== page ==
One part vacation-town bar and one part homestyle restaurant, Fisher's is a favorite stop for brewskies and burgers (or salads and ice cream) after biking or hiking on the nearby Towpath Trail. In warm weather, seats on the shaded patio become prime real estate.
Except for the Saturday-only prime rib dinner, there is nothing fancy about this comfy little restaurant and bar. But Fisher's is still immensely popular with area workers for its big sandwiches and salads, as well as homemade soups and desserts. After 5 p.m., entrées like ribs, New York strip steak, and fettuccine Alfredo are also available. If you can, get a table on the charming enclosed sunporch. Or, in warm weather, eat on the shaded deck.
Operated by chef Shawn Monday (One Red Door), Flip Side builds its gourmet burgers from all-natural, grass-fed Ohio beef, a welcome change from the corn-fed versions everywhere else. Nearly a dozen different models are available, plus the expected crunchy sides like onion rings, french fries, and housemade potato chips. Great milkshakes and craft beers round out this urban saloon-style eatery.
Theres something for everyone at this oddball crossroads tavern, from grilled bologna and pizza to Kobe beef and lobster. The charm factor gets a further twist from boxes, racks and countertops crammed with value-priced wine; coolers stuffed with imported beer; and a jukebox replete with tunes ranging from classic rock to show tunes.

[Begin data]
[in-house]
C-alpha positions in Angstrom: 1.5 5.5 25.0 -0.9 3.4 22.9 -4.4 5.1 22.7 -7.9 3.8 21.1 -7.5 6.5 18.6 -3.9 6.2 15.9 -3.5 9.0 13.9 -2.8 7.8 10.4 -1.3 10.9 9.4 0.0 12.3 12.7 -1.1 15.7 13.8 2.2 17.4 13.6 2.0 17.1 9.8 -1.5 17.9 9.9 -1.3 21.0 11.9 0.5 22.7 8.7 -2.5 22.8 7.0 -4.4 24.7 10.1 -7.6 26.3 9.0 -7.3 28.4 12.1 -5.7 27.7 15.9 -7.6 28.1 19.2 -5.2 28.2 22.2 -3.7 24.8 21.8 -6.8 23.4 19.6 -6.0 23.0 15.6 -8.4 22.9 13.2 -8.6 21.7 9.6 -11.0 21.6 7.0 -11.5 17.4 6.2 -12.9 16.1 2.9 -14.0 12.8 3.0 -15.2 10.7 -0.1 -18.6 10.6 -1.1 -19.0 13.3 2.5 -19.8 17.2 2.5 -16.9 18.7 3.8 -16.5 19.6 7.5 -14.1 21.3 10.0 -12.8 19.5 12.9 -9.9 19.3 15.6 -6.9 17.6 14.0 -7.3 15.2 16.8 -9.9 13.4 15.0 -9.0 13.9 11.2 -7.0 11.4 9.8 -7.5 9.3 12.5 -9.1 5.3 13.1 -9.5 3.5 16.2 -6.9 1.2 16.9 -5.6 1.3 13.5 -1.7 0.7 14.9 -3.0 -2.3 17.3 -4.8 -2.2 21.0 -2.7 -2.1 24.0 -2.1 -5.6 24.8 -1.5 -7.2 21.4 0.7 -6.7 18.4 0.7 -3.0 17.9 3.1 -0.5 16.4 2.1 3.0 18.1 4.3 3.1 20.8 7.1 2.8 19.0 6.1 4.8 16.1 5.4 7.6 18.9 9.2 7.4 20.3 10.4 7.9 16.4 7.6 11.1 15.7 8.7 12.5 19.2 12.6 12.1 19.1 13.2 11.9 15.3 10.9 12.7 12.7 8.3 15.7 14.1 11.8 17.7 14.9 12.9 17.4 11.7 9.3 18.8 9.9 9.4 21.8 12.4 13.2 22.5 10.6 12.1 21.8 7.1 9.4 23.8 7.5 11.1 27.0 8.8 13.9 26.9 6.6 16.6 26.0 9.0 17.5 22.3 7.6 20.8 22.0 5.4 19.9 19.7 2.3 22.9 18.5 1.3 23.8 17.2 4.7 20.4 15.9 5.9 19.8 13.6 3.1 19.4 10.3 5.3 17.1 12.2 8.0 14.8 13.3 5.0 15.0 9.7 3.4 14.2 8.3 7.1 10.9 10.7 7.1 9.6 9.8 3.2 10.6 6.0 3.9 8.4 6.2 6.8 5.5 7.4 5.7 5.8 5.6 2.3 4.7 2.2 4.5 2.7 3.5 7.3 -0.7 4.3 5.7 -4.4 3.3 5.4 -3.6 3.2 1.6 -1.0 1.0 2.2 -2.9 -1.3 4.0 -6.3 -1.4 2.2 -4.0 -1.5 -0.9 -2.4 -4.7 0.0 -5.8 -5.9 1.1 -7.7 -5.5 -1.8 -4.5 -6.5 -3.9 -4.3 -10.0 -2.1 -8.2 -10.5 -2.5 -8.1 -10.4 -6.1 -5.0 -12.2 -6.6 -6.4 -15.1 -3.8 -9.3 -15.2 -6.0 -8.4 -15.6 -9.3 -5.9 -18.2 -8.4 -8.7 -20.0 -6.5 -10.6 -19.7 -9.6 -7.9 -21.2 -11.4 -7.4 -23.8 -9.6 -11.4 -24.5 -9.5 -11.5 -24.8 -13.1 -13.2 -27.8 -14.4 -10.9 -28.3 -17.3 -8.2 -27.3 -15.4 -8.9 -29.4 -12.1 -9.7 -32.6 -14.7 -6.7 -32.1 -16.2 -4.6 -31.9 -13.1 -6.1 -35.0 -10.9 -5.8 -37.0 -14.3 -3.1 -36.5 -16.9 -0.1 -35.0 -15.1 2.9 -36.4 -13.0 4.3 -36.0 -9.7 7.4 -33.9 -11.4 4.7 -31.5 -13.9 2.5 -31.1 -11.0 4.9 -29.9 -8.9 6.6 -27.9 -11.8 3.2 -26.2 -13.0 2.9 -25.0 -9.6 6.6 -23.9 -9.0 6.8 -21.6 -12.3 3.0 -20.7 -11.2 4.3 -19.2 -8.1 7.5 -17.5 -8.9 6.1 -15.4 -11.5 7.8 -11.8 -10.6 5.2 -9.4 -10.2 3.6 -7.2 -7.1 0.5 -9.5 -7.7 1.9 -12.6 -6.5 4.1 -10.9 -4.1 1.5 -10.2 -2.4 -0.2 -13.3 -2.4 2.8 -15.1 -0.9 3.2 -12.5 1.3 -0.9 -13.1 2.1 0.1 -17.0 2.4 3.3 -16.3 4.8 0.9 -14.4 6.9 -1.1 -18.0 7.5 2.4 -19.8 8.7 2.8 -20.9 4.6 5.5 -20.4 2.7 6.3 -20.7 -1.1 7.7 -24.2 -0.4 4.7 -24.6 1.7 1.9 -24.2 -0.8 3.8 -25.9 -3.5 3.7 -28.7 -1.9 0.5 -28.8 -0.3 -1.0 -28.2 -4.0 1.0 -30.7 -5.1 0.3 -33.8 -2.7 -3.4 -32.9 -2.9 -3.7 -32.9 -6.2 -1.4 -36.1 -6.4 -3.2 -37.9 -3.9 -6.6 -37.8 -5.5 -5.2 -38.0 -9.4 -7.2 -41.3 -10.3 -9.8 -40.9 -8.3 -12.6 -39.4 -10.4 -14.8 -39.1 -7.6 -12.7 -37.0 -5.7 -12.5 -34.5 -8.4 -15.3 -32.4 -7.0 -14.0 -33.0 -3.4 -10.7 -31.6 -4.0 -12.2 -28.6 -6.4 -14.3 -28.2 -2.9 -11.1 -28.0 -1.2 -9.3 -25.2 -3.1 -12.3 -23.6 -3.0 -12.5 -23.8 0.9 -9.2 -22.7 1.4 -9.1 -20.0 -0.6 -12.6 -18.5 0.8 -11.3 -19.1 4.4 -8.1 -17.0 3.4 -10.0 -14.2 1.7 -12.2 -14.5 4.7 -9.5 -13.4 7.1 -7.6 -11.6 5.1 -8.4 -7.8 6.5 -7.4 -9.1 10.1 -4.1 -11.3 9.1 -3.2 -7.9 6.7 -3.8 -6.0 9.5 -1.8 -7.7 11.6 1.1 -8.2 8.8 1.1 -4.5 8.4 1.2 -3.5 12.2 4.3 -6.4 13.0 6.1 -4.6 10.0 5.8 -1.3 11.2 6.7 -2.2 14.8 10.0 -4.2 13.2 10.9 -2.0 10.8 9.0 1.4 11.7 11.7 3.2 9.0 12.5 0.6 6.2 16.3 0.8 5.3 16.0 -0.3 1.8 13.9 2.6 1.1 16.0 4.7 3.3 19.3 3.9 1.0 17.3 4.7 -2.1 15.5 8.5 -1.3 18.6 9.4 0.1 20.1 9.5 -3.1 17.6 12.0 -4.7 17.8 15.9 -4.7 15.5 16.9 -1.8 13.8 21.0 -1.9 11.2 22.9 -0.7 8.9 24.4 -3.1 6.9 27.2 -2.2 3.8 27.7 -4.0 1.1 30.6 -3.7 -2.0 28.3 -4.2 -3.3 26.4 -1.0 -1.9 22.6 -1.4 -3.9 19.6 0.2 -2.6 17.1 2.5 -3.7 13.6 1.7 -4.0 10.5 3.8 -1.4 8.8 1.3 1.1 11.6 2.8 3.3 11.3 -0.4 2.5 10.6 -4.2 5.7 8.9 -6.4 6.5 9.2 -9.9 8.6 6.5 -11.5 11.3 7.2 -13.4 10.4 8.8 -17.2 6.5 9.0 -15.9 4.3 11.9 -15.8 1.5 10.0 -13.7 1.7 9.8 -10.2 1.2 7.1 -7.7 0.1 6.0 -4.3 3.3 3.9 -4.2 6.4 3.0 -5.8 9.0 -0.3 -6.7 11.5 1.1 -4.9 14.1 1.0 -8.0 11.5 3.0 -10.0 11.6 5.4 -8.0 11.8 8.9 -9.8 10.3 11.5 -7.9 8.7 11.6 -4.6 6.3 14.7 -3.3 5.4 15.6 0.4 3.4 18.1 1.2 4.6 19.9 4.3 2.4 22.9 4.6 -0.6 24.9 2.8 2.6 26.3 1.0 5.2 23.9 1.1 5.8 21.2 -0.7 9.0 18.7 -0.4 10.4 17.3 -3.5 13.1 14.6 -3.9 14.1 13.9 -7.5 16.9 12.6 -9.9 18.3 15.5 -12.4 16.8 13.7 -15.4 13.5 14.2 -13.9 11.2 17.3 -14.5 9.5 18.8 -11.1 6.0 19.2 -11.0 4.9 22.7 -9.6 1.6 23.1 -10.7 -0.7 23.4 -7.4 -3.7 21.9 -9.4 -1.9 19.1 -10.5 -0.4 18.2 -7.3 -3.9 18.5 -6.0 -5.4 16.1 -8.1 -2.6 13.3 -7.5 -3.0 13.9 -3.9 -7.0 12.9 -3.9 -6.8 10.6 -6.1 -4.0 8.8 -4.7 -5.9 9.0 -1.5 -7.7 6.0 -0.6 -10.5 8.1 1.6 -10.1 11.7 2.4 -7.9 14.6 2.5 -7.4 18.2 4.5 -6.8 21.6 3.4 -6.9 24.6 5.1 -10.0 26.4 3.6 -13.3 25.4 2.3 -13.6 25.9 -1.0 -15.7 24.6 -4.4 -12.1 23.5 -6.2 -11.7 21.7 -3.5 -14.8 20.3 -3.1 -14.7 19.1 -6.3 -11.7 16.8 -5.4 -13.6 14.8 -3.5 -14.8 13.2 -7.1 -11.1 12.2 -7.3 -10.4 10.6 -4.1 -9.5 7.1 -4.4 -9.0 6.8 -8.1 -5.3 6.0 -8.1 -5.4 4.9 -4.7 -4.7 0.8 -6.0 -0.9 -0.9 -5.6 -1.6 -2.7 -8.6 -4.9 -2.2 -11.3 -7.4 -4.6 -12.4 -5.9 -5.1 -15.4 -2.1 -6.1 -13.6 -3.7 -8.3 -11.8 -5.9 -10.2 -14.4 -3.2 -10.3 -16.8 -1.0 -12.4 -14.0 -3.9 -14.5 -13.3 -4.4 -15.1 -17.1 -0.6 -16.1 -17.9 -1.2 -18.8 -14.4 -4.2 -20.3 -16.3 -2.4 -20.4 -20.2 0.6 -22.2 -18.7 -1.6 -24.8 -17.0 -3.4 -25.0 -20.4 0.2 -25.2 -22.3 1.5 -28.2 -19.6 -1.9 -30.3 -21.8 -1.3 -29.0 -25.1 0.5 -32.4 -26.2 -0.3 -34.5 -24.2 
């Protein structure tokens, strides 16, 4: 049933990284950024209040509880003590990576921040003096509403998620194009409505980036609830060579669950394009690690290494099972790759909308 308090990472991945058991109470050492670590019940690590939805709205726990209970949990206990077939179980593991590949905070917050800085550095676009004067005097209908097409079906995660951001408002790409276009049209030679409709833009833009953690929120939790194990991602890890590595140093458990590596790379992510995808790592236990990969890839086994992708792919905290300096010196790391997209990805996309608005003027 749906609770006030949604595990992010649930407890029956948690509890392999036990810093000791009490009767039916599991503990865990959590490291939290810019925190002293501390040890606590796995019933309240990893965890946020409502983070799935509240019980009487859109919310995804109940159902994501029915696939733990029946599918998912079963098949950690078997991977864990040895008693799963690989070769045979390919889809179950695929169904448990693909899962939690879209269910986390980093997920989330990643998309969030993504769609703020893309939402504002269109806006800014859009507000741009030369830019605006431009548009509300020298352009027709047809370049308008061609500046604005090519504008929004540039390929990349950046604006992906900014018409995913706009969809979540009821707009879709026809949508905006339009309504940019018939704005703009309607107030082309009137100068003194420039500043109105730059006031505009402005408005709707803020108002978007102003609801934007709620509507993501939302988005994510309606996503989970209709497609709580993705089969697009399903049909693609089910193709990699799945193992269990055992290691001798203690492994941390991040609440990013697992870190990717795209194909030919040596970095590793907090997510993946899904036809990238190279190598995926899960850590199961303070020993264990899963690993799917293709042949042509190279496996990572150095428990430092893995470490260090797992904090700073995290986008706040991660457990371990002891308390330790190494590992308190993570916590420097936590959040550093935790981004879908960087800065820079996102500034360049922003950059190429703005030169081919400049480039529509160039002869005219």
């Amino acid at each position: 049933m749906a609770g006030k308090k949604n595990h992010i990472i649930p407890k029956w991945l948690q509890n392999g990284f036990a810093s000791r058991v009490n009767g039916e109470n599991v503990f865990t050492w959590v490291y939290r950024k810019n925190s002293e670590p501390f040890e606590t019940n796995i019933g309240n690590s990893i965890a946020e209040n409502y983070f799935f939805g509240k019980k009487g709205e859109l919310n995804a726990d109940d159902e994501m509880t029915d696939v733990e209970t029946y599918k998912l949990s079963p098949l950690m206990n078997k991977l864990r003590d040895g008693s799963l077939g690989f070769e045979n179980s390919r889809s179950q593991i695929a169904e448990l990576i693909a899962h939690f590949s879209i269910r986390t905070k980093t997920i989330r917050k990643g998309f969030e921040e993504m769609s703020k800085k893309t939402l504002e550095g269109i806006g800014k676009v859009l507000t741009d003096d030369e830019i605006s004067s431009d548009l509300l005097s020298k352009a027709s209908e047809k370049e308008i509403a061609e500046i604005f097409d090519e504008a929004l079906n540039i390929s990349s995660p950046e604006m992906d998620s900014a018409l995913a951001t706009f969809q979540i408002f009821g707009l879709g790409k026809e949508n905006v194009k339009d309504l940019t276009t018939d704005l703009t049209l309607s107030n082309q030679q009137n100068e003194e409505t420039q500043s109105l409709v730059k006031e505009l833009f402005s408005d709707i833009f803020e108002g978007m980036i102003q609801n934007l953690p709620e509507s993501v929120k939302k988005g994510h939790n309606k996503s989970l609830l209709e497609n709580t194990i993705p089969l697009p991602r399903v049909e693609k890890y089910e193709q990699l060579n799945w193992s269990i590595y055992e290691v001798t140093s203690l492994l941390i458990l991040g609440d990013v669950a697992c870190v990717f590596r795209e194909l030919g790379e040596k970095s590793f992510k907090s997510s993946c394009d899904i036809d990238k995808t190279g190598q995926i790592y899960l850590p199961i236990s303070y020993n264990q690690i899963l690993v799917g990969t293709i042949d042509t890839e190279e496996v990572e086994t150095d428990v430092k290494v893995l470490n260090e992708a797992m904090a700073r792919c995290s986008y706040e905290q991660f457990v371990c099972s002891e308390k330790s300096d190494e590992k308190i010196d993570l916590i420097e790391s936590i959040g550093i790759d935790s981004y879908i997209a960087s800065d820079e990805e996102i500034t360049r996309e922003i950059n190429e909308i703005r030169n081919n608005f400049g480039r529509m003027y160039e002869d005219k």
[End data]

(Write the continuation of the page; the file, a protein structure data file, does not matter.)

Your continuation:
Noisy and fun-loving, this 100-seat restaurant is part of the Corner Alley complex, a high-energy hangout featuring 16 lanes of bowling and a fashionable martini bar. With cheese here, bacon there, and deep-fried goodness nearly everywhere, spa cuisine this is not. But thanks to zesty flavors and often-imaginative preparation, the offerings still beat the standard bowling-alley lineup by a long shot.
If you think everything fades after three decades, check out this mainstay of the East Side dining scene, where the seasonal menu of well-crafted cuisine remains reliably, vibrantly up-to-date. Summer lunches on the shady, tree-lined patio are a high point of the season; in the winter, several fireplaces make for cozy indoor dining.
The plastic and neon of the Montrose shopping district are two miles and several decades removed from this little roadhouse. But while the Alley's big menu of sandwiches, pizza and salads seems soothingly unfashionable, execution is above average, the car-themed decor is charming, and the attitude is hip.
The two-story guitar outside the Hard Rock is a beacon for music lovers, who pack the place every weekend to feast on mammoth burgers and music videos. The dining area is sometimes cleared for concerts, which typically feature rockers on the rise.
An Irish bar on steroids, the Harp isn’t just your corner joint with a few shamrocks on the wall. It boasts a large Irish-influenced menu and a spacious patio with a view of the lake. The music’s as likely to be rootsy rock or blues as Irish.